Why herpes shouldn't be a bad word - Chronoleaks

Why herpes shouldn’t be a bad word

THOUGH many people cringe at the mention of the word herpes, what they don’t know is that they may well be carriers of the virus.

Recently, social media erupted in a frenzy after singer Usher’s herpes status was made known, and the details of a legal battle with a woman who reportedly had emotional trauma due to his positive status were revealed. Equally shocking was the story of Mariana Sifrit, an infant girl who died after she contracted viral meningitis caused by herpes simplex virus-1 (HSV-1) when she was less than a week old, caused by a kiss from a visitor shortly after she was born.

But obstetrician-gynaecologist (ObGyn) Dr Daryl Daley says the herpes simplex virus is fairly common, and most people infected are unaware of it.

“It is responsible for cold sores to the orolabial region — lips (night fever, HSV-1) and genital sores (genital herpes – herpes simplex virus-2). Not everyone has the classic symptoms of painful, recurrent sores/outbreaks. It may be overlooked as acne, insect bites or irritation. Some people may have no symptoms at all (asymptomatic), yet can still transmit the virus,” he explained.

He added: “The HSV is extremely contagious when active. It is sexually transmitted and can also be transmitted through intimate encounters — kissing or skin-to-skin contact. Condoms definitely reduce the risk of transmission, but the virus can still be transmitted — especially if it is present on the skin of the genitalia and there is skin-to-skin contact.”

Dr Daley said the virus is not harmful, but if sores are present (orally and in the genital region) it can lead to the transmission of other STIs such as HIV.

On the other hand, Dr Alfred Dawes, general, laparoscopic and bariatric surgeon, pointed out that type 1 herpes affects more than two-thirds of people under age 50, while type 2 is estimated to affect one in five persons.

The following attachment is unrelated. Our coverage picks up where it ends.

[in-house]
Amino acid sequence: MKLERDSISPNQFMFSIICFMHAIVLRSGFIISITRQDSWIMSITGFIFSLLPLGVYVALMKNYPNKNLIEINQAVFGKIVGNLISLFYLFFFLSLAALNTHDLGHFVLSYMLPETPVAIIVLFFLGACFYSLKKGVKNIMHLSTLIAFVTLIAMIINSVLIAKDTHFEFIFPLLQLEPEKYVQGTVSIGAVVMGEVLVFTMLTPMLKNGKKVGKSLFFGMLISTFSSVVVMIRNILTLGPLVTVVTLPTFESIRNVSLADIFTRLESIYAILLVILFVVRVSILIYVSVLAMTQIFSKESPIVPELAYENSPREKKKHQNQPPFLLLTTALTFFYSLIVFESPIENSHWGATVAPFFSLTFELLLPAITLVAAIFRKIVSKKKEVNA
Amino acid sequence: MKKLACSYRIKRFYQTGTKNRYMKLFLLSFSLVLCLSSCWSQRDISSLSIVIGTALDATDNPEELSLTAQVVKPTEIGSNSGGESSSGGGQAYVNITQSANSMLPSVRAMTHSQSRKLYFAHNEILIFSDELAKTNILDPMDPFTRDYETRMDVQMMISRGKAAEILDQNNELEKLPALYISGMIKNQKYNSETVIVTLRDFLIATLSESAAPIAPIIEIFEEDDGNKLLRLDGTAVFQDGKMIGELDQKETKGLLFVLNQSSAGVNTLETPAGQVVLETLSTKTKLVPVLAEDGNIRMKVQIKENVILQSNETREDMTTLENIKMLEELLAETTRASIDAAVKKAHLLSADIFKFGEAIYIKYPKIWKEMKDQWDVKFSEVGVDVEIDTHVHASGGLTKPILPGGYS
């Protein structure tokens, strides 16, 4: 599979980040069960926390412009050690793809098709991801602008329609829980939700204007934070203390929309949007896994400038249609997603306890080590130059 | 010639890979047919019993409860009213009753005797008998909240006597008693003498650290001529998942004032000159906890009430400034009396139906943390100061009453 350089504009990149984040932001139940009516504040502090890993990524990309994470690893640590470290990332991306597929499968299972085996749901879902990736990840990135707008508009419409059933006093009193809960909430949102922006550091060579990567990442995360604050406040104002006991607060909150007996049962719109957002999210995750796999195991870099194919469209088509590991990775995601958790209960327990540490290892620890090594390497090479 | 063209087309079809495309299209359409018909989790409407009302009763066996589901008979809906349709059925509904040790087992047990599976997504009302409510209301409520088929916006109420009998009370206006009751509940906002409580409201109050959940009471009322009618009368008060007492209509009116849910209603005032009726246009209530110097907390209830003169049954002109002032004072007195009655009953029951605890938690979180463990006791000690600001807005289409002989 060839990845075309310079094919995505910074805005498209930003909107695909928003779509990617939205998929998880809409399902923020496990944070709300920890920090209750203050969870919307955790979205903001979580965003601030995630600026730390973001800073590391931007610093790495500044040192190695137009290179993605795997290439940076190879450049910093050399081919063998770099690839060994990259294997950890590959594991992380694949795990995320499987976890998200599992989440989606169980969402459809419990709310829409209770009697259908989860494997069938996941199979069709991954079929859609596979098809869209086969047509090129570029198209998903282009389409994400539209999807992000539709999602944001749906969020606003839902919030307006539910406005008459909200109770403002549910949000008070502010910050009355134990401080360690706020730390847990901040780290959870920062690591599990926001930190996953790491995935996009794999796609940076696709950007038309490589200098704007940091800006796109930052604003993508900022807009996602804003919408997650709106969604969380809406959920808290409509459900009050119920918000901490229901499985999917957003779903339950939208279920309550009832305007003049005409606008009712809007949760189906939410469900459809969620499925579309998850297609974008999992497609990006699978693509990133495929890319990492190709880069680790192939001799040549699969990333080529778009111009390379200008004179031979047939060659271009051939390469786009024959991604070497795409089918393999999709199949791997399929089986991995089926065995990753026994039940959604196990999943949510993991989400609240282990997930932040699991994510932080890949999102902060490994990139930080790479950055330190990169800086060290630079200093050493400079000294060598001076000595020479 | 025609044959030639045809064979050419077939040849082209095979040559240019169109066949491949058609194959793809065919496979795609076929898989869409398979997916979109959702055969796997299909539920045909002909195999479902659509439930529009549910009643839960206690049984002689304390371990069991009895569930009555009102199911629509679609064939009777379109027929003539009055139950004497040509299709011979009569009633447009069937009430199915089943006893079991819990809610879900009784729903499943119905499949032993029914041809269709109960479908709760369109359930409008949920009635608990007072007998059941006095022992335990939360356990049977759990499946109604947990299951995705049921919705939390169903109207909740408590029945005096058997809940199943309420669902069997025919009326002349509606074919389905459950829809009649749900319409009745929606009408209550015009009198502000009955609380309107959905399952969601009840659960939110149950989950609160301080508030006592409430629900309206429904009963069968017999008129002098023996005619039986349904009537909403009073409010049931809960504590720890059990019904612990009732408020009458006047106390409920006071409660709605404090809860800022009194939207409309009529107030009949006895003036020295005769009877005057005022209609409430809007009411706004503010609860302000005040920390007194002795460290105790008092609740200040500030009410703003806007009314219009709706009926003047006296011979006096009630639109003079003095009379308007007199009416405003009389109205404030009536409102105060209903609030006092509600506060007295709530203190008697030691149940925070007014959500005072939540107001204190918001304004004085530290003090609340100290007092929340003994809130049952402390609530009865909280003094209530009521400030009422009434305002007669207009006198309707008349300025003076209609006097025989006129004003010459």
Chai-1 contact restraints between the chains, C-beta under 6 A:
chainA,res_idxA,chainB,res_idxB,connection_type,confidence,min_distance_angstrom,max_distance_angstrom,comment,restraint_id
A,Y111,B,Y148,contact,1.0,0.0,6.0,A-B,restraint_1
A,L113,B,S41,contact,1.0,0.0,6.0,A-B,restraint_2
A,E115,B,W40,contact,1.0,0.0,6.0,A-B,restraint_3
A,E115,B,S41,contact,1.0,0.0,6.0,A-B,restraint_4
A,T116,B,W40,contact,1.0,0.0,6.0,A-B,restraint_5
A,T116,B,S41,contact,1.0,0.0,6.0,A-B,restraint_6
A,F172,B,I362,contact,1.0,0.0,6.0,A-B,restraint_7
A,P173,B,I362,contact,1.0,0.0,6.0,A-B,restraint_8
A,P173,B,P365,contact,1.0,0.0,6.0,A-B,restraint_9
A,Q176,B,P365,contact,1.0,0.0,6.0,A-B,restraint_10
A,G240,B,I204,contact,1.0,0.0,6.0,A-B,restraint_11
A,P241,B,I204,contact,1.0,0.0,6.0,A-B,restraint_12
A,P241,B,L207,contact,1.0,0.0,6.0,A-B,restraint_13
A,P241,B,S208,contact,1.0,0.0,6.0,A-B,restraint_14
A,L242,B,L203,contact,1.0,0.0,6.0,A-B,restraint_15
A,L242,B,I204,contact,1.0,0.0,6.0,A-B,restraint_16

He further explained that the viruses are so common that you or someone you’ve had intercourse with may have herpes.

“The majority of people don’t show symptoms so they aren’t aware that they have it, hence the stigma attached to those who show signs of the disease. There is no other sexually transmitted disease that affects 20 per cent of the population. Compare that to HIV rates in Jamaica of roughly 1.6 per cent. Herpes can be bad, in that it can affect babies during birth and may increase your chances of contracting HIV if the person is symptomatic. But for the most part, it is much overblown in the majority of persons who practise safe sex. There are no long-term complications like syphilis and chlamydia, and it usually gets better with time,” he said.

Dr Dawes added: “We need to end the stigmatisation of persons showing symptoms of herpes, and allow them to live their lives the same way those who are quiet carriers do. If you have herpes, just have safe sex and notify your doctors so they may protect your baby. Otherwise, be thankful it wasn’t HIV you caught, and don’t take any chances.”

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